What do you need to be, to be really funny? Stand-up comedienne Carmen Lynch knows what it takes. As she wanders from make-up mirror to performance stage, via Portland’s woozy streets and an all-night grocery store, we’re given an intimate insight into a talented individual. The city’s saturated lights and dying, showbiz neon become Carmen’s passing backdrop. She confronts herself - her looks, her dreams, the weird rituals of mating in the modern world - by confronting her audiences. Sometimes they laugh with her. Sometimes they don’t laugh at all.
Carmen, by Chloë Sevigny, is the 13th commission from Miu Miu Women’s Tales, the short-film series by women who critically celebrate femininity in the 21st century.
Chloë Sevigny’s debut as a director came in 2016, when her short-film, Kitty, based on a story by Paul Bowles, premiered at the Cannes Film Festival. Her award-winning acting career is over two decades long, including cult features, such as Larry Clark’s Kids and Walt Whitman’s Last Days of Disco, to TV shows like Big Love and Bloodline. During the same period, Sevigny’s status as a singular fashion icon has also soared. She has designed her own collections, modeled and starred in two Miu Miu campaigns (Spring/Summer 1996; Autumn/Winter 2012).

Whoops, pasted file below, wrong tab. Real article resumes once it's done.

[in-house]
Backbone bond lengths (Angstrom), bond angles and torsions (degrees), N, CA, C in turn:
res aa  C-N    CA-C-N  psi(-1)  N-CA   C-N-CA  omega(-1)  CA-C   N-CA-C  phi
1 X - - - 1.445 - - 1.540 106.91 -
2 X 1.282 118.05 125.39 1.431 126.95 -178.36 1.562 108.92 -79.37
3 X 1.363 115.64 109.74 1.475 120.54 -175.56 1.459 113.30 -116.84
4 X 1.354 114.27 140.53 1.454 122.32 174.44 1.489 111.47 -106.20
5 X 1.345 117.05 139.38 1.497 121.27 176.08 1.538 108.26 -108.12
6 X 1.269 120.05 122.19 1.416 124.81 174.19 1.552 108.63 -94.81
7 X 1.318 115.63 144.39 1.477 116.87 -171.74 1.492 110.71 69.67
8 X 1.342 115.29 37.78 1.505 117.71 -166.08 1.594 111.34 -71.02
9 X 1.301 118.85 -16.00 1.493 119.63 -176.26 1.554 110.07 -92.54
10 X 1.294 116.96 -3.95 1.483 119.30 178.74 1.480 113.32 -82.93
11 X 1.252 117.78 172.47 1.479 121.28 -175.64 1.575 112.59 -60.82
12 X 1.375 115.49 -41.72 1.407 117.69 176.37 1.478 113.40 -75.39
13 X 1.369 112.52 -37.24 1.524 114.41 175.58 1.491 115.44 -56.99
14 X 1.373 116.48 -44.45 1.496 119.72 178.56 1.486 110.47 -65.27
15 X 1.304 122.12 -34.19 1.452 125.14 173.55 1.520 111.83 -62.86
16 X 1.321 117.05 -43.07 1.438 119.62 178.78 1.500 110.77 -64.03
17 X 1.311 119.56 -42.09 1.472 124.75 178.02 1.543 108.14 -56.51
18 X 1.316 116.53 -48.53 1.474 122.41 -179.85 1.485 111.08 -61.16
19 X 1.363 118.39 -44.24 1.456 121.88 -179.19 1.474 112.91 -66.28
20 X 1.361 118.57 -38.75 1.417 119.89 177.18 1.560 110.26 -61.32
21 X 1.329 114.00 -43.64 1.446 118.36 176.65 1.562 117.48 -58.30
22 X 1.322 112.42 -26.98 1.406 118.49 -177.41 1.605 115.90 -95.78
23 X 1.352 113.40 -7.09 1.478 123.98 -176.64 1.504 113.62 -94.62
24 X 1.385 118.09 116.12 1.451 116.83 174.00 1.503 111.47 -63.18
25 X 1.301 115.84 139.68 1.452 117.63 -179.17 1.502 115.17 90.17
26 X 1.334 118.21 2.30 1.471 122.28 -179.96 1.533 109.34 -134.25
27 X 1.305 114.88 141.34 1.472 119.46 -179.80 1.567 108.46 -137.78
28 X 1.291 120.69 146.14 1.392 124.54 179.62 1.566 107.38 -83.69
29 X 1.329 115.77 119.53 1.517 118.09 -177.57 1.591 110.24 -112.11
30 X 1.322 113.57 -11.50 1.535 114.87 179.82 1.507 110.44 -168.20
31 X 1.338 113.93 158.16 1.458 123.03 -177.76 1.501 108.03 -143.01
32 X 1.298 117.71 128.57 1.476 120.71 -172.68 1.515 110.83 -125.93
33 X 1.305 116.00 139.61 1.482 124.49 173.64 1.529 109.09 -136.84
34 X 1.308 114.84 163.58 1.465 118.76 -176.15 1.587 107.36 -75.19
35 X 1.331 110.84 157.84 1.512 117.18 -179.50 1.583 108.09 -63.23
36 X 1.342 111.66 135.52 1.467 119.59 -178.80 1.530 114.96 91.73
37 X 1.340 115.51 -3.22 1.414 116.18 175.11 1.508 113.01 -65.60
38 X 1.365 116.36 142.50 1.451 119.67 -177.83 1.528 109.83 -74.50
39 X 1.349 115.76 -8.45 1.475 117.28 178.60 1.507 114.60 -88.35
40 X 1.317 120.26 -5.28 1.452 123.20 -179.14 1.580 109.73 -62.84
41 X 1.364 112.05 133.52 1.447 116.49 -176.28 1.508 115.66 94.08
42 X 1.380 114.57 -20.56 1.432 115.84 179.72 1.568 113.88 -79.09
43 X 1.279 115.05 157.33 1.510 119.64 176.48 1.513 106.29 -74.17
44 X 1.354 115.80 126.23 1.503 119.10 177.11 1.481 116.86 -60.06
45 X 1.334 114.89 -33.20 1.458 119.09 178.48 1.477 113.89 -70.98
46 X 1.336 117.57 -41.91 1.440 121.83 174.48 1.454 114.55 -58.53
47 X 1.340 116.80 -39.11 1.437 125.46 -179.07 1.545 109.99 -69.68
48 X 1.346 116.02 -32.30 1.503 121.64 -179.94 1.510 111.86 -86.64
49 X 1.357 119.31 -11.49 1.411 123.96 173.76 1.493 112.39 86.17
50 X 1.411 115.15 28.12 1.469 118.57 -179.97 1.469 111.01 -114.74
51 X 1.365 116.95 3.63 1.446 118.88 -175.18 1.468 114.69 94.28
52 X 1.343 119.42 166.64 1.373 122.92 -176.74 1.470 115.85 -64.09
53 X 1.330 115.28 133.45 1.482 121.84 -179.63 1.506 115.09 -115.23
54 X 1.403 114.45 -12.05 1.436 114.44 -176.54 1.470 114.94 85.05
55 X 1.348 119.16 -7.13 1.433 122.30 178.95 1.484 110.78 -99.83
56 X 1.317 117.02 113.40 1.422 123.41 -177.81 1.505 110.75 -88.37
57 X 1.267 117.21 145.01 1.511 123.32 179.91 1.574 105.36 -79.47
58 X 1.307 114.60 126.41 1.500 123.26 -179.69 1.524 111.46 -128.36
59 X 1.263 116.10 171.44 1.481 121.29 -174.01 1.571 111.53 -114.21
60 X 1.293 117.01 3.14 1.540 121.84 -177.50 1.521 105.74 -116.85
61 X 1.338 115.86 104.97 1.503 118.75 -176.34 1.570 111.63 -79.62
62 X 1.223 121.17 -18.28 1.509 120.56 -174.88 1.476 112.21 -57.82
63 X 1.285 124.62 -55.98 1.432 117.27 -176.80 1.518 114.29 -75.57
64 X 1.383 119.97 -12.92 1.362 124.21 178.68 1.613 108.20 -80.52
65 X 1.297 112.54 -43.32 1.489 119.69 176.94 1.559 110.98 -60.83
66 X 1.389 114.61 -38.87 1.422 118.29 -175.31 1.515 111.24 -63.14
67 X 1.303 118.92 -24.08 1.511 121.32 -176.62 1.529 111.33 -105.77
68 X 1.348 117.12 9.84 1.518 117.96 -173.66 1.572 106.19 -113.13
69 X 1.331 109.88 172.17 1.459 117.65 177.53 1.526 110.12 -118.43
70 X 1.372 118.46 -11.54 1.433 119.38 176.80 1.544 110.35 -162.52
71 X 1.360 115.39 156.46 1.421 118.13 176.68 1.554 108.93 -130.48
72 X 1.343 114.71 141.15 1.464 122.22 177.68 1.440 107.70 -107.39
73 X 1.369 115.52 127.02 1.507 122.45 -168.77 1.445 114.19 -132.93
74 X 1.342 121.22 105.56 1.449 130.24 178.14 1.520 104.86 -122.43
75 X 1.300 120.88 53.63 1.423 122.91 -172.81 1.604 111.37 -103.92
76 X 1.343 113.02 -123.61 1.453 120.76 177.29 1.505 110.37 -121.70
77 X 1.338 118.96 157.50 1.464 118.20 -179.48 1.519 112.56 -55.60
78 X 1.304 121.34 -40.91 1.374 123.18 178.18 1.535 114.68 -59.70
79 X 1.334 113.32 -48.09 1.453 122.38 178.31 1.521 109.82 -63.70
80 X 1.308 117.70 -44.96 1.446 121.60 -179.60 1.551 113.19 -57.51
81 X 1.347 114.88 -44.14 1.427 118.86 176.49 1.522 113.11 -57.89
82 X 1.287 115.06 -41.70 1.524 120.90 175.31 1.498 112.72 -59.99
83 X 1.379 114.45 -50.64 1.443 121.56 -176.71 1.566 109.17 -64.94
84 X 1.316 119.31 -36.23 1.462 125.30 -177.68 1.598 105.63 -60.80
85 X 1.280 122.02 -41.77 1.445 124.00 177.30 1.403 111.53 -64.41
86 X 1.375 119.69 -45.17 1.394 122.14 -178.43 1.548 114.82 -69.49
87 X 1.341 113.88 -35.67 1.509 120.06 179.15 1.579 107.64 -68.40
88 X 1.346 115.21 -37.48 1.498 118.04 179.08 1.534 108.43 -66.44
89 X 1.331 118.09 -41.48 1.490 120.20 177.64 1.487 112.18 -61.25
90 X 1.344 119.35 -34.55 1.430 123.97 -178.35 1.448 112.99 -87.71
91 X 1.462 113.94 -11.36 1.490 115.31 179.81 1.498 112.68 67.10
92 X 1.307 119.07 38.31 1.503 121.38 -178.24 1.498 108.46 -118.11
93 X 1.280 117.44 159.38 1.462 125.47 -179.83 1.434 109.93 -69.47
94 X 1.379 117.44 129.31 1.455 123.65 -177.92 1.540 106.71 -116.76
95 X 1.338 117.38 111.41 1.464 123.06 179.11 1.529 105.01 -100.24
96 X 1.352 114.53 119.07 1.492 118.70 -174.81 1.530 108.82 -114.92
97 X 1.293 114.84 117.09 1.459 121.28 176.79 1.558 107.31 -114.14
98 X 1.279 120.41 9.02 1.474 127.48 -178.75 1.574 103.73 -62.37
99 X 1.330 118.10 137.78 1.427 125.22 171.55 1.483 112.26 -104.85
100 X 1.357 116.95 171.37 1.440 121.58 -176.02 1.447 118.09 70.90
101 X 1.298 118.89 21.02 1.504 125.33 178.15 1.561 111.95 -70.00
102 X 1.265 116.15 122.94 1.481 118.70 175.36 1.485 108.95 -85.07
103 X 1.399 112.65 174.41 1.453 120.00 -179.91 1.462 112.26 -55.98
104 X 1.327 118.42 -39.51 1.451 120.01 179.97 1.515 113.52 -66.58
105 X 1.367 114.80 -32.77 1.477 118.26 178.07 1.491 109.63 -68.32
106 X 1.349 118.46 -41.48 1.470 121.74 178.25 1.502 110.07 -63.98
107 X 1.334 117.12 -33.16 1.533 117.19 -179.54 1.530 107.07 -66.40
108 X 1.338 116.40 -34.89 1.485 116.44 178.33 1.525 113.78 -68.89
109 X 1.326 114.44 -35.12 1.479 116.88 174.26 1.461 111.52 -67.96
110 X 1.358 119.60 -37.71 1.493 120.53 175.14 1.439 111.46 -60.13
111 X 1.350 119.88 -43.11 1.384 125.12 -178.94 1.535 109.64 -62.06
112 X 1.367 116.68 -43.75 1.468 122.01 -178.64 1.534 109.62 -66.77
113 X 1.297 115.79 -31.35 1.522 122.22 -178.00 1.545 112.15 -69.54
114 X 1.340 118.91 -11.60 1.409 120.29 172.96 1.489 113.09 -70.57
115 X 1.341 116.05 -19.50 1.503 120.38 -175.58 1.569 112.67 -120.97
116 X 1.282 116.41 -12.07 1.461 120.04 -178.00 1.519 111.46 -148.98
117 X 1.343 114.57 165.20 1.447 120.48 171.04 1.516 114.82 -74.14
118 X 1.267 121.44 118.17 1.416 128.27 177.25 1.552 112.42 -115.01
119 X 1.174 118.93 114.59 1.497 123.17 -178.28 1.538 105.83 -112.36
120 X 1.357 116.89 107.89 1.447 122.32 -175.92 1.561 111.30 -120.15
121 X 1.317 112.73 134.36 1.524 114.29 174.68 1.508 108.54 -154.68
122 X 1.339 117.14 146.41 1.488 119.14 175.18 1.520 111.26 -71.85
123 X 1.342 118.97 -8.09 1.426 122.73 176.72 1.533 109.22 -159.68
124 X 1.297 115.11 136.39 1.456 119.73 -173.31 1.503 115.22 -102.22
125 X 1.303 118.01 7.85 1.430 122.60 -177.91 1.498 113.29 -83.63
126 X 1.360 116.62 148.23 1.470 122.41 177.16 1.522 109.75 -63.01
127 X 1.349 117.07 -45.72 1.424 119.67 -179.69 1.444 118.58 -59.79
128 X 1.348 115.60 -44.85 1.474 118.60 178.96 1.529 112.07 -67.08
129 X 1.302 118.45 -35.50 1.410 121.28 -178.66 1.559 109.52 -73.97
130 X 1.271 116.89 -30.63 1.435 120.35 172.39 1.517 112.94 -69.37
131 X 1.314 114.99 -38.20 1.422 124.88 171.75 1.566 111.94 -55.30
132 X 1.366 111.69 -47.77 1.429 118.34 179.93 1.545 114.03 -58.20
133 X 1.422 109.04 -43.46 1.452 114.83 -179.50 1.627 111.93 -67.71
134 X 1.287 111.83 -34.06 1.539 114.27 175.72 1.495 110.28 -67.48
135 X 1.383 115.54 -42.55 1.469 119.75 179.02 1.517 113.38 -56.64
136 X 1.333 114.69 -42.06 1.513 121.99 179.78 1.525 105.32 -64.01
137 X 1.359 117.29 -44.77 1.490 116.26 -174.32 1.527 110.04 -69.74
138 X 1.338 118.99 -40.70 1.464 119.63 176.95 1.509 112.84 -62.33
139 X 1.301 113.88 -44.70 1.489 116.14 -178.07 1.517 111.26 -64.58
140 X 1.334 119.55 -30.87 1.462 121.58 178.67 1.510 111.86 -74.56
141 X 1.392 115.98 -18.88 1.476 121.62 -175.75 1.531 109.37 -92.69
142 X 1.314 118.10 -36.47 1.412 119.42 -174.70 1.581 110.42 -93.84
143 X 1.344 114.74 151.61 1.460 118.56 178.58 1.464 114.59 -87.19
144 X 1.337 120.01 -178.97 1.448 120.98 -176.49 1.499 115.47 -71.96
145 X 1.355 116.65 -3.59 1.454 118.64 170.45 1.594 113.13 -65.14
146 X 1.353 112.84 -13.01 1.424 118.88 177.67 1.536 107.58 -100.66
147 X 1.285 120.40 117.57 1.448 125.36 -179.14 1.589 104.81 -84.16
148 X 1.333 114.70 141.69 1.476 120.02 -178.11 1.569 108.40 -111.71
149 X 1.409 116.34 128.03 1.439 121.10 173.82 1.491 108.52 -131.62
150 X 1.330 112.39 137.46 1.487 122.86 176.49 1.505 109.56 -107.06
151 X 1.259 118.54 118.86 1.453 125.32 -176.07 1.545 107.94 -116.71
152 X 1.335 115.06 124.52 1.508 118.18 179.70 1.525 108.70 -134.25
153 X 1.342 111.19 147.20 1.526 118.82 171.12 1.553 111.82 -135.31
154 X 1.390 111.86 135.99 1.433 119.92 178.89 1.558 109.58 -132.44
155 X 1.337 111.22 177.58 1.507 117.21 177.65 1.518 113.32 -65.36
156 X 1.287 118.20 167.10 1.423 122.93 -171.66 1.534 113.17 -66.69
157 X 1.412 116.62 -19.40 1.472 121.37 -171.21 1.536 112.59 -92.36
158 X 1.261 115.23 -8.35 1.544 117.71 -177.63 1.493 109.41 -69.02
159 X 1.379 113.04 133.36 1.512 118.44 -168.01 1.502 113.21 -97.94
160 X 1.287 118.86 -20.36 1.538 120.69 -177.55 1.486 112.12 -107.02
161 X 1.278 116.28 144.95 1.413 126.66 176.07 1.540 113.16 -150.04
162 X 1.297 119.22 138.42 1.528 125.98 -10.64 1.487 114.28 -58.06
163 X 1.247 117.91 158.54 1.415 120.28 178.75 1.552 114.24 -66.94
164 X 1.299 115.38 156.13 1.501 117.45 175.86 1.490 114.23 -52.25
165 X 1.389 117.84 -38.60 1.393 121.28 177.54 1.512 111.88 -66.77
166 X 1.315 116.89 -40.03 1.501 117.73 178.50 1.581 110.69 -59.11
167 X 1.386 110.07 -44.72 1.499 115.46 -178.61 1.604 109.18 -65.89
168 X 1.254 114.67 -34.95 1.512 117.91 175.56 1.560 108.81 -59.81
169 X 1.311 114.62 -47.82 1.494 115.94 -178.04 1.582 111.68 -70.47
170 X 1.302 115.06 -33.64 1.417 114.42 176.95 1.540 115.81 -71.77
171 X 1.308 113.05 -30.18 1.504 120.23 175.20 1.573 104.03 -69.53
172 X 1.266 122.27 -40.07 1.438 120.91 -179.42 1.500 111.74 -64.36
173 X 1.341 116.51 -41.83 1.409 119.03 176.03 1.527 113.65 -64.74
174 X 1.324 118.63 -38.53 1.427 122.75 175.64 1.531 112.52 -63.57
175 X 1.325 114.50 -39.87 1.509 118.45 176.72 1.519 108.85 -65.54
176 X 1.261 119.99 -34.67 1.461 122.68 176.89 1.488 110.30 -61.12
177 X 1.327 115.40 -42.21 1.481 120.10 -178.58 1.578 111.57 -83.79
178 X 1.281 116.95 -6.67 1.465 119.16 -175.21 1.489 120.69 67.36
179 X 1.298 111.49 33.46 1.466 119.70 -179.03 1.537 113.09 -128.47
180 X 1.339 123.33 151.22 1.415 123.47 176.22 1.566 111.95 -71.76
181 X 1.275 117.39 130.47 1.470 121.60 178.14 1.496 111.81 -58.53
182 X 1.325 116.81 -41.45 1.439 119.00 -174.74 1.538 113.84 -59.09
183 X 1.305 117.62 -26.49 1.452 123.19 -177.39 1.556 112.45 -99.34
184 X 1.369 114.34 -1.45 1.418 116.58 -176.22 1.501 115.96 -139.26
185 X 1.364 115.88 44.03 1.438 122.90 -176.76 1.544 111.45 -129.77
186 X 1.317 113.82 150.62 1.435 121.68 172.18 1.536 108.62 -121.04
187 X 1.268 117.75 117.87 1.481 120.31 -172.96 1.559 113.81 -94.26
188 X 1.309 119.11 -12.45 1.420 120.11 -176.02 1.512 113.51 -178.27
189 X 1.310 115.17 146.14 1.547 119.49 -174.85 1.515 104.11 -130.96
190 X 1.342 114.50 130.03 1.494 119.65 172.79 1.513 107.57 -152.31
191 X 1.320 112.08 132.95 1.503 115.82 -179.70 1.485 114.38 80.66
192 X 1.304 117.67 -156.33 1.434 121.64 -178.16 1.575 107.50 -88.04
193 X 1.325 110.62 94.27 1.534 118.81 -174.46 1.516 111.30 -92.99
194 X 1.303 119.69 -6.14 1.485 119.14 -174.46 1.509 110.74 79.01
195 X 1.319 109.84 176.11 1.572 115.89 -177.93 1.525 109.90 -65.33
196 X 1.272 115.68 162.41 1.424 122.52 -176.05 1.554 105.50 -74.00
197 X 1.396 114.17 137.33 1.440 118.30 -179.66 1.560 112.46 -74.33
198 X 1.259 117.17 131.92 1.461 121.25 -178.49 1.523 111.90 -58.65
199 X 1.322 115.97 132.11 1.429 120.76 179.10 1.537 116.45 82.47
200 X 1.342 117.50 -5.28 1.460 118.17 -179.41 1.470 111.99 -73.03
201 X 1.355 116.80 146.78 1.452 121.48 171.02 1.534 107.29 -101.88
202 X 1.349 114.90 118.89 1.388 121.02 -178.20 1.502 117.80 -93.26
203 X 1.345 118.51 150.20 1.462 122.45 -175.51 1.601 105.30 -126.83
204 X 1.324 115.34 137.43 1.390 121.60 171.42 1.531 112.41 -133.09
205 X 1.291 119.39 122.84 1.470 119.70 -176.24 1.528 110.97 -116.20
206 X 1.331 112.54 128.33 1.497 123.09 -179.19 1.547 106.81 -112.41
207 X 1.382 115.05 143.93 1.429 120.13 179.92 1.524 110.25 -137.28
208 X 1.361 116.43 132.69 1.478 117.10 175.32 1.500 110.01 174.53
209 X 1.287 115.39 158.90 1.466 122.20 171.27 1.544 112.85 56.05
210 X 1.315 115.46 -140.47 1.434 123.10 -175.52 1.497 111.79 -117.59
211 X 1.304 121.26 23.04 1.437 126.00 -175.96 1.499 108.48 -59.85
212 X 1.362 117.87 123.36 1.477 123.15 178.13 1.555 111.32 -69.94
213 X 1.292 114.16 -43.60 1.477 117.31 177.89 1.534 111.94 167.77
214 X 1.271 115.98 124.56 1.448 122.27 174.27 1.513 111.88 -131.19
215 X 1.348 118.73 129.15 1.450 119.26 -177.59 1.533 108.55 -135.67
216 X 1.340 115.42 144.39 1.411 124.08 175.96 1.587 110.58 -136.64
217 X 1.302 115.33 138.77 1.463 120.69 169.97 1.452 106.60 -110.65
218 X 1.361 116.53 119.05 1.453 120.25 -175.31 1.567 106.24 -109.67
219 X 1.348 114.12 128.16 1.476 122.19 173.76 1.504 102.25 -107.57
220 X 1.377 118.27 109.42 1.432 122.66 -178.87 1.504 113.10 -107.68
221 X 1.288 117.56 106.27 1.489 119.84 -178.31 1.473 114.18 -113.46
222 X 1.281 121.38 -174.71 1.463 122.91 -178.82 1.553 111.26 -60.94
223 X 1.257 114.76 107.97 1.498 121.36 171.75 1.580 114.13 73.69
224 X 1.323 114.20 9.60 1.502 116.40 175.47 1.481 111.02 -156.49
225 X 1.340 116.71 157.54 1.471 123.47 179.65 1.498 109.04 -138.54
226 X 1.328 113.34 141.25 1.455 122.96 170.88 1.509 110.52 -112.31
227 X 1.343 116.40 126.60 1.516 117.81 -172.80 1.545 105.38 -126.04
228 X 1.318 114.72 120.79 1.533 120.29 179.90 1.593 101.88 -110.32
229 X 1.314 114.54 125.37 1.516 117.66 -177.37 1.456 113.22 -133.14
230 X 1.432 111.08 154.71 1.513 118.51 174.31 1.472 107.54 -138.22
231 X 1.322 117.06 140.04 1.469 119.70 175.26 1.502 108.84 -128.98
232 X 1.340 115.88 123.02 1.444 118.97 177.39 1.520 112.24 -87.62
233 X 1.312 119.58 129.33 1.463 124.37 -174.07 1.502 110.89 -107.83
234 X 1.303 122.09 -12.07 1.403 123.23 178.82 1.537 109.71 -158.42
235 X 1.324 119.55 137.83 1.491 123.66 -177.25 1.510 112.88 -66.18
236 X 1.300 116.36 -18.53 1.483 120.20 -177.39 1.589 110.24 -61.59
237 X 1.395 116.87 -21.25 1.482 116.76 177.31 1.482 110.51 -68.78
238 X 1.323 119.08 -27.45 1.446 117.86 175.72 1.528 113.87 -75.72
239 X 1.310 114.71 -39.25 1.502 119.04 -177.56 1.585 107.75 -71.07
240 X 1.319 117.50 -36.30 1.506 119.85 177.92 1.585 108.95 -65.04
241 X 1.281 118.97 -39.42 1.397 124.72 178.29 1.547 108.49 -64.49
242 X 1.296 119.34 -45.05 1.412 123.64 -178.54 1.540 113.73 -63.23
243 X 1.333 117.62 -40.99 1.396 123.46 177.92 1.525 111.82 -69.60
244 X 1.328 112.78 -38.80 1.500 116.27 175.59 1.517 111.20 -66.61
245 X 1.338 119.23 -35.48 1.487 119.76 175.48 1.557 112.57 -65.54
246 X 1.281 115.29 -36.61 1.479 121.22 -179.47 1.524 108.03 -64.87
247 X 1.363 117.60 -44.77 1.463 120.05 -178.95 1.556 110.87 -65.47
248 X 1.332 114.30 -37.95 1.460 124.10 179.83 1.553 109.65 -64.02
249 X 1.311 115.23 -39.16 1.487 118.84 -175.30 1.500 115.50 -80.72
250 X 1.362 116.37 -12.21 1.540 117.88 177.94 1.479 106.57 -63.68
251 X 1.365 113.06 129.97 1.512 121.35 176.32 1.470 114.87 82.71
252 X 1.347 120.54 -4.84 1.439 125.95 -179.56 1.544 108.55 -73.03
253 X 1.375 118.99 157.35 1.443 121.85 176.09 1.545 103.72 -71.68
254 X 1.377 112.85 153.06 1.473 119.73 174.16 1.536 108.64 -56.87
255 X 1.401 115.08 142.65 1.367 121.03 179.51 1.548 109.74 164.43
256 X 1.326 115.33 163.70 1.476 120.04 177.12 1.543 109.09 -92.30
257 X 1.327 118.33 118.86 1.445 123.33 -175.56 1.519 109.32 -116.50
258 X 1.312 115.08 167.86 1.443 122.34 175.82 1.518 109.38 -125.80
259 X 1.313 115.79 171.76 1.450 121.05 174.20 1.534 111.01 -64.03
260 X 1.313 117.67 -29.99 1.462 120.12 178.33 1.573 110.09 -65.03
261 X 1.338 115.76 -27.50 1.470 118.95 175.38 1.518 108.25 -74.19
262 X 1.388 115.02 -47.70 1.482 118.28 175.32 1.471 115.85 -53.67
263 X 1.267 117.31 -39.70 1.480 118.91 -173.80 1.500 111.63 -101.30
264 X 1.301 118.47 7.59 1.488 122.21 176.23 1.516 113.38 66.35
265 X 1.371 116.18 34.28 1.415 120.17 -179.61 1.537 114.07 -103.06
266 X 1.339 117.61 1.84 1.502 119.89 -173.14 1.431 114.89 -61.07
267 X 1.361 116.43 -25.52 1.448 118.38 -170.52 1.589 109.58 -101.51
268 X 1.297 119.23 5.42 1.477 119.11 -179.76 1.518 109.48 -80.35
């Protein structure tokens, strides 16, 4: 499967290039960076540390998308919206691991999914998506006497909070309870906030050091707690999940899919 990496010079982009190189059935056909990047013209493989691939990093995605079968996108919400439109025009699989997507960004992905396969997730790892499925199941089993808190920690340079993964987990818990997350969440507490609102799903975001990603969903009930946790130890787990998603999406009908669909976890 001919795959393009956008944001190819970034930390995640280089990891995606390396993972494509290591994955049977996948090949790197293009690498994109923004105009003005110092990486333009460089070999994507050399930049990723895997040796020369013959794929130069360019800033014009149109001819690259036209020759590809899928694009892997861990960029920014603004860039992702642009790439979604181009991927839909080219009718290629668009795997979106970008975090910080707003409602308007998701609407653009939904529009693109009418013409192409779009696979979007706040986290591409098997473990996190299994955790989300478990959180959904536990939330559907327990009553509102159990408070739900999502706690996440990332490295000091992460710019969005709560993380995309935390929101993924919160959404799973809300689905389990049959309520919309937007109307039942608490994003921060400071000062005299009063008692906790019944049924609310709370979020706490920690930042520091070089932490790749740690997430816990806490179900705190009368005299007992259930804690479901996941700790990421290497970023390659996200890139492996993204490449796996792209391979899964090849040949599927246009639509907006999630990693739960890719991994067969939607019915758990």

Carmen has a loose, voyeuristic, improvisational mood that reflects Sevigny’s interest, “in making a short-film about process, being a woman, celebrity and ego. It’s about the love of the craft, the love of the art, the repetition of it.” The script developed by Carmen Lynch first writing her own stand-up material and then Sevigny building intuitively around that. “The film captures a lot of who I am,” says Lynch. “When you’re on the road, being alone doesn’t even feel like being alone anymore. A lot of us comedians are introverts, observing and listening.”
All the great stand-up comedians - from Bill Hicks to Sandra Bernhard - have oscillated between irony and introspection, comedy and personal tragedy. Carmen continues this fascinating mythology in a heartfelt, melancholic and tender portrait by one performer towards another performer, who could also be any woman bravely willing to open themselves up to others.